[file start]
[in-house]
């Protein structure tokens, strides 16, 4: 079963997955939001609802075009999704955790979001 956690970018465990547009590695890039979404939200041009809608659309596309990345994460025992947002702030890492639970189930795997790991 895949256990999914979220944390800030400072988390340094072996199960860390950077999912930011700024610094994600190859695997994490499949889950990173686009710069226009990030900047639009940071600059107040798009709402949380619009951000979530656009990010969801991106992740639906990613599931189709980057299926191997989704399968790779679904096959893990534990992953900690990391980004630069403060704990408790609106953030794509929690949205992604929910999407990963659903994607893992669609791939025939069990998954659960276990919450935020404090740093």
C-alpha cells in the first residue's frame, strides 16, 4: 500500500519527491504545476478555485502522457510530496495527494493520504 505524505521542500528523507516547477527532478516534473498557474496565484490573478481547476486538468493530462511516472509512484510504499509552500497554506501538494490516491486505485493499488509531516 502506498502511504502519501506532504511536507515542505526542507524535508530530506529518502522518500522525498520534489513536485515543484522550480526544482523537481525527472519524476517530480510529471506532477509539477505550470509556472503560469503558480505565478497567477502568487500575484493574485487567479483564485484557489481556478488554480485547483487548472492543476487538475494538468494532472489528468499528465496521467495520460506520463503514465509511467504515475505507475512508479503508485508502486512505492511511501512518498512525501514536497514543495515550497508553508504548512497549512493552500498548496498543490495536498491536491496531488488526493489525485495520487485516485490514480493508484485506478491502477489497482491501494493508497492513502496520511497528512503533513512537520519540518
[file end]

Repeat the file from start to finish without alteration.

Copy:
[in-house]
């Protein structure tokens, strides 16, 4: 079963997955939001609802075009999704955790979001 956690970018465990547009590695890039979404939200041009809608659309596309990345994460025992947002702030890492639970189930795997790991 895949256990999914979220944390800030400072988390340094072996199960860390950077999912930011700024610094994600190859695997994490499949889950990173686009710069226009990030900047639009940071600059107040798009709402949380619009951000979530656009990010969801991106992740639906990613599931189709980057299926191997989704399968790779679904096959893990534990992953900690990391980004630069403060704990408790609106953030794509929690949205992604929910999407990963659903994607893992669609791939025939069990998954659960276990919450935020404090740093």
C-alpha cells in the first residue's frame, strides 16, 4: 500500500519527491504545476478555485502522457510530496495527494493520504 505524505521542500528523507516547477527532478516534473498557474496565484490573478481547476486538468493530462511516472509512484510504499509552500497554506501538494490516491486505485493499488509531516 502506498502511504502519501506532504511536507515542505526542507524535508530530506529518502522518500522525498520534489513536485515543484522550480526544482523537481525527472519524476517530480510529471506532477509539477505550470509556472503560469503558480505565478497567477502568487500575484493574485487567479483564485484557489481556478488554480485547483487548472492543476487538475494538468494532472489528468499528465496521467495520460506520463503514465509511467504515475505507475512508479503508485508502486512505492511511501512518498512525501514536497514543495515550497508553508504548512497549512493552500498548496498543490495536498491536491496531488488526493489525485495520487485516485490514480493508484485506478491502477489497482491501494493508497492513502496520511497528512503533513512537520519540518